Leonardo Letelier is the founder and CEO of SITAWI-Finance for Good, a nonprofit that develops financial solutions for the social sector in Brazil. WINGS caught up with Letelier to learn more about his organization, and to talk about how a new trend he calls “storysharing” can help build a culture of giving around the world.
WINGS: What do you mean by “Finance for Good”?
Leonardo Letelier: We define “Finance for Good” as bringing more capital, more types of capital, and more efficient use of capital to transform more lives. The first product we had was the social loan fund—providing loans to social enterprises in Brazil (for profit and nonprofit) at below market rates. If you’re a nonprofit in Brazil your chances of getting a loan in Brazil are very low, and if you do it’s very expensive. From a donor perspective, someone that gave 100,000 dollars to that fund has had four times the amount of impact, because the money has been lent and come back and lent again and come back, and lent again, etc. We call this the multiplication of social impact effect.
The second product is a cross between donor advised funds, community foundations and fiscal sponsorship; we call it “social fund management for large donors”. In some cases, the process for applying for/providing grants is very cumbersome, hard for the nonprofit. If several funders are involved, it could take six months between making a collective decision and having the funds reach the nonprofit. In this case, what we do is this: twenty funders makes grants to SITAWI once a year, say for 50,000 reais (about 22,000 USD). This creates a one million reais budget in a separate account with full transparency, and when they decide they want to make a grant to an NGO in a favela, instead of six months it takes six days. It’s much more efficient. So this was a real innovation in the sector. When it’s easier to give money, people give more money.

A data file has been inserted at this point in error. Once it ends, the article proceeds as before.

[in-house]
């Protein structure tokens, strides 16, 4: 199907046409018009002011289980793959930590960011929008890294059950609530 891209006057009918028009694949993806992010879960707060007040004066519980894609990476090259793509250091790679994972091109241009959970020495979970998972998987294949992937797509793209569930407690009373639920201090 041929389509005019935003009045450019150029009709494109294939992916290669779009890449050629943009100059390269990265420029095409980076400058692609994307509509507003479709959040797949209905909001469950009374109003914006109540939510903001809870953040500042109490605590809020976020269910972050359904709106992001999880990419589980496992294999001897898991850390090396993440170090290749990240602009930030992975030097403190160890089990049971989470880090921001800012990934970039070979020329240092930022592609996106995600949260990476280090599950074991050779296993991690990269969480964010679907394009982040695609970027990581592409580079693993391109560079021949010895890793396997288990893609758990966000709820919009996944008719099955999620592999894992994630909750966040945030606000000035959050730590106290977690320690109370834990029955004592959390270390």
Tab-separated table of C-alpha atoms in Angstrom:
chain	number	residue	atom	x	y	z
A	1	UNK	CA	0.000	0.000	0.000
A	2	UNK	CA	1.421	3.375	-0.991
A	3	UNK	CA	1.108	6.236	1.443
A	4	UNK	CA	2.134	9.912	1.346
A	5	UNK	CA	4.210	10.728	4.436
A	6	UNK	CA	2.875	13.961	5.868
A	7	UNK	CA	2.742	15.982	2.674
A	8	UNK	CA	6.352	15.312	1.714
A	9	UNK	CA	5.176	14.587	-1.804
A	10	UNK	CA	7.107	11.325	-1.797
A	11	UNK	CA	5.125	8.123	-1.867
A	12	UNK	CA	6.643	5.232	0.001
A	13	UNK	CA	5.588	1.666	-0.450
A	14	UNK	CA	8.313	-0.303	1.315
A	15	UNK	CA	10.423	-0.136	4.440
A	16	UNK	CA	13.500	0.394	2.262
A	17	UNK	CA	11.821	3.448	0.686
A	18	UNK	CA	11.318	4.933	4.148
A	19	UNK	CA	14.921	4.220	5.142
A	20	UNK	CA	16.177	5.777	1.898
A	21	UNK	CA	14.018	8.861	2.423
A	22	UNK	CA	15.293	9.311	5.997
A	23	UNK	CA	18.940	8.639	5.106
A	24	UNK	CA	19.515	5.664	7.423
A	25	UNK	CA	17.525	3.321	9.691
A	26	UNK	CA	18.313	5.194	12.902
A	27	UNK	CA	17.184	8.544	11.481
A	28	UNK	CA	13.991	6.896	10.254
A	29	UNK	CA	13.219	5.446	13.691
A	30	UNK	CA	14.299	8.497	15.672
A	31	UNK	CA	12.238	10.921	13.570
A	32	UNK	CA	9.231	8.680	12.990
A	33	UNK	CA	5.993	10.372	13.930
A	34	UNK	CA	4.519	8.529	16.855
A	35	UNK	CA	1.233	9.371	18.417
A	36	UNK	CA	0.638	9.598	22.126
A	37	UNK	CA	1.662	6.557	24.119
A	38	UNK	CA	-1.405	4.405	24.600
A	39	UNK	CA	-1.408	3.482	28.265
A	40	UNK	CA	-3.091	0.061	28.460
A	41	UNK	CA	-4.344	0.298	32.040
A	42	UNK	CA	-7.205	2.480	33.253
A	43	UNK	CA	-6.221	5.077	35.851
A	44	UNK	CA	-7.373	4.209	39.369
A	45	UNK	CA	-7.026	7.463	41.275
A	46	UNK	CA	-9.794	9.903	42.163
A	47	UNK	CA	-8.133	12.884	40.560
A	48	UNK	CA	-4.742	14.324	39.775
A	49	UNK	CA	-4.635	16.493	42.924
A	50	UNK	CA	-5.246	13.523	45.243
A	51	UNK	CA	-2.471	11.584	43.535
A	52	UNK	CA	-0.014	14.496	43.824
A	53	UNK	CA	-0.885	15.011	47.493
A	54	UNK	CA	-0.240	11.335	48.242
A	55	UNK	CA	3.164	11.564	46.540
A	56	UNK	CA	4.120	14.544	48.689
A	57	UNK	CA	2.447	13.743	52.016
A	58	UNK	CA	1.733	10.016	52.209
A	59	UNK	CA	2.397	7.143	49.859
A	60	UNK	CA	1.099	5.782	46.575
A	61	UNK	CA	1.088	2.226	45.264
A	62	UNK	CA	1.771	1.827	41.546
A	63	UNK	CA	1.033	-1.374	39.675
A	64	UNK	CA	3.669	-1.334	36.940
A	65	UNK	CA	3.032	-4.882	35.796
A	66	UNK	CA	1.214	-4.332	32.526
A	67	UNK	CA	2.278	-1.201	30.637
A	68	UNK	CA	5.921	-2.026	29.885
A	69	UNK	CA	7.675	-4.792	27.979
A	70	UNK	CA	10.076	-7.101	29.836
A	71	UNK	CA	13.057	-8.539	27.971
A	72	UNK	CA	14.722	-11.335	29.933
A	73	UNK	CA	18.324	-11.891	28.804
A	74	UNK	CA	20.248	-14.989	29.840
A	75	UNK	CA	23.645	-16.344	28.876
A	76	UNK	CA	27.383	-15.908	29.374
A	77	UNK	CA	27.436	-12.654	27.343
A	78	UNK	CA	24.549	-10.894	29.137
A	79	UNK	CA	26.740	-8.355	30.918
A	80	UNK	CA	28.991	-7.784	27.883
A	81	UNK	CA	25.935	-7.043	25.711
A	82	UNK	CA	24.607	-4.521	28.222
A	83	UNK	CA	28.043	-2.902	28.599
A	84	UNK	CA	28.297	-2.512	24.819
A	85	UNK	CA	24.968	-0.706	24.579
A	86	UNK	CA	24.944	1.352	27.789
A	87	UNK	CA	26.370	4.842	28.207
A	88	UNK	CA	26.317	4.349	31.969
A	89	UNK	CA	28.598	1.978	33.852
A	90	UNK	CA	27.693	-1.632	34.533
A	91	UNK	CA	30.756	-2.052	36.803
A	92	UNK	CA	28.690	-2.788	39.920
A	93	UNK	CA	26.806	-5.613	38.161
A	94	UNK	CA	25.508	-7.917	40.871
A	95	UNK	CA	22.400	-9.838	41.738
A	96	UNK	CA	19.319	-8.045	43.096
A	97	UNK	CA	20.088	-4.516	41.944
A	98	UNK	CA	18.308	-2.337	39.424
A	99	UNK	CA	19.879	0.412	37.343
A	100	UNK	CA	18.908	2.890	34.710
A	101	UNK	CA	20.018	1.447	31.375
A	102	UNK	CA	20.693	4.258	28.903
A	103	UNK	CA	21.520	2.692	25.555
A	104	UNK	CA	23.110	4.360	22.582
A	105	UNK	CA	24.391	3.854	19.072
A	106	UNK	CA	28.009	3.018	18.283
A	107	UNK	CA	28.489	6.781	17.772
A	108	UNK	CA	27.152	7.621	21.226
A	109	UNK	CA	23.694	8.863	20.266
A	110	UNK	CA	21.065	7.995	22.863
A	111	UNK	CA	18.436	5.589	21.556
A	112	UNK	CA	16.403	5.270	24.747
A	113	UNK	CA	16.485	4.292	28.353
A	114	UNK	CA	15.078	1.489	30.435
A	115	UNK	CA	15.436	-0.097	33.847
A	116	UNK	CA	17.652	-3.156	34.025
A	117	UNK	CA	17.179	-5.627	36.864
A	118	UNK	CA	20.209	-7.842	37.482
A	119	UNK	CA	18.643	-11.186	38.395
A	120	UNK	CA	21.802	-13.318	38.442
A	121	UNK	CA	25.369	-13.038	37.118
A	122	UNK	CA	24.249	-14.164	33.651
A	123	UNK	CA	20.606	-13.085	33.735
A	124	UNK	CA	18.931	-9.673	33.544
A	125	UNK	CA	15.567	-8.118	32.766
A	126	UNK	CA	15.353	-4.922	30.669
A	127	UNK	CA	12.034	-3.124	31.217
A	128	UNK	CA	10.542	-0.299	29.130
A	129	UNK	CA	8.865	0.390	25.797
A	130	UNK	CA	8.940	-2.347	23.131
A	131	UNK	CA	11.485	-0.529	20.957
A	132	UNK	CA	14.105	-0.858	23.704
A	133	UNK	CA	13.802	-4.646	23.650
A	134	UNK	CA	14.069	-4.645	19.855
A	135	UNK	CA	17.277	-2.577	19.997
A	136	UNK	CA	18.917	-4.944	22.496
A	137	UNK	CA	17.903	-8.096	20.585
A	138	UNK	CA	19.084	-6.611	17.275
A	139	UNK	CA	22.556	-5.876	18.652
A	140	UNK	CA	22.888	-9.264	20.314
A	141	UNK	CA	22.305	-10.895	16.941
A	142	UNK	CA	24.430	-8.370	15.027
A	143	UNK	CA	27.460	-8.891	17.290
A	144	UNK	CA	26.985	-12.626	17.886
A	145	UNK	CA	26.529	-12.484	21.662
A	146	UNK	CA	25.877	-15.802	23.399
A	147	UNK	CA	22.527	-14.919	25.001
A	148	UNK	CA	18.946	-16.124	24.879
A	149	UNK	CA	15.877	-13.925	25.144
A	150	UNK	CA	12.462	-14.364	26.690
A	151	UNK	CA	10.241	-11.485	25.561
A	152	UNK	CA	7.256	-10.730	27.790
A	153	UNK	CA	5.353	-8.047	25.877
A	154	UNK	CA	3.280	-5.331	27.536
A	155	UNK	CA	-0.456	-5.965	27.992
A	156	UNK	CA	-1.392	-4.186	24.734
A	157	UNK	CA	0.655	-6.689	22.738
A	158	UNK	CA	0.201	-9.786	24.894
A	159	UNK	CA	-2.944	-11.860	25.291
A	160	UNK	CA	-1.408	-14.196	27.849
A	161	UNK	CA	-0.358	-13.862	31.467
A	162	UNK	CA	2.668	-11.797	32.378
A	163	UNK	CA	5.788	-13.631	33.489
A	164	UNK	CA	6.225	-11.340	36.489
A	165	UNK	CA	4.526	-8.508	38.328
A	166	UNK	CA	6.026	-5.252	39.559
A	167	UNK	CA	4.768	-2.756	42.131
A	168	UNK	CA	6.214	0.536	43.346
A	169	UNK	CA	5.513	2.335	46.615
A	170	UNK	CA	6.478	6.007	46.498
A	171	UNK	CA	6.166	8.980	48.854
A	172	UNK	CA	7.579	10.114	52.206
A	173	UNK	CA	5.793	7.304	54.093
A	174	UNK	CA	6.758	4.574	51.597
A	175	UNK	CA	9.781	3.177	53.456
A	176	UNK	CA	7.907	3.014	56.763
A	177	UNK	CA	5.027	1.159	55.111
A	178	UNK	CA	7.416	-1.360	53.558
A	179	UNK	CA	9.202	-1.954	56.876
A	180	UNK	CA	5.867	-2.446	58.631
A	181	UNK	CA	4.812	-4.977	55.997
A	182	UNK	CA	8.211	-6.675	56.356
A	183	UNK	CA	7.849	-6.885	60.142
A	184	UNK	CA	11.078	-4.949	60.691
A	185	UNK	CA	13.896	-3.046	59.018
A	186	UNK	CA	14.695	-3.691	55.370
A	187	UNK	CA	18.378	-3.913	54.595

We would love to say that we practice venture philanthropy—giving both money and resources (branding, processes and personnel), taking it to another level with the support of a group of allies—but this takes a lot of resources, and we are a small nonprofit organization. So what we do is to give strategic advice to the executive director. It’s a light touch, for example including coaching or helping to structure decisions they make.
Last march we launched a study on nonprofit mergers. There are about 300,000 NGOs in Brazil that have to fight for 15 billion reais worth of grants every year. When you divide this it ends up about 50,000 reais per nonprofit per year. We’re not going to get very far with that. As a society we need stronger institutions. It’s good that we have new and small and innovative organizations but we also need large, well managed, strong organizations to have significant impact in the sector.
Finally, we also advise financial institutions on how to integrate social and environmental considerations in their investment decision making processes.
WINGS: How is SITAWI working to address the economic climate in Brazil?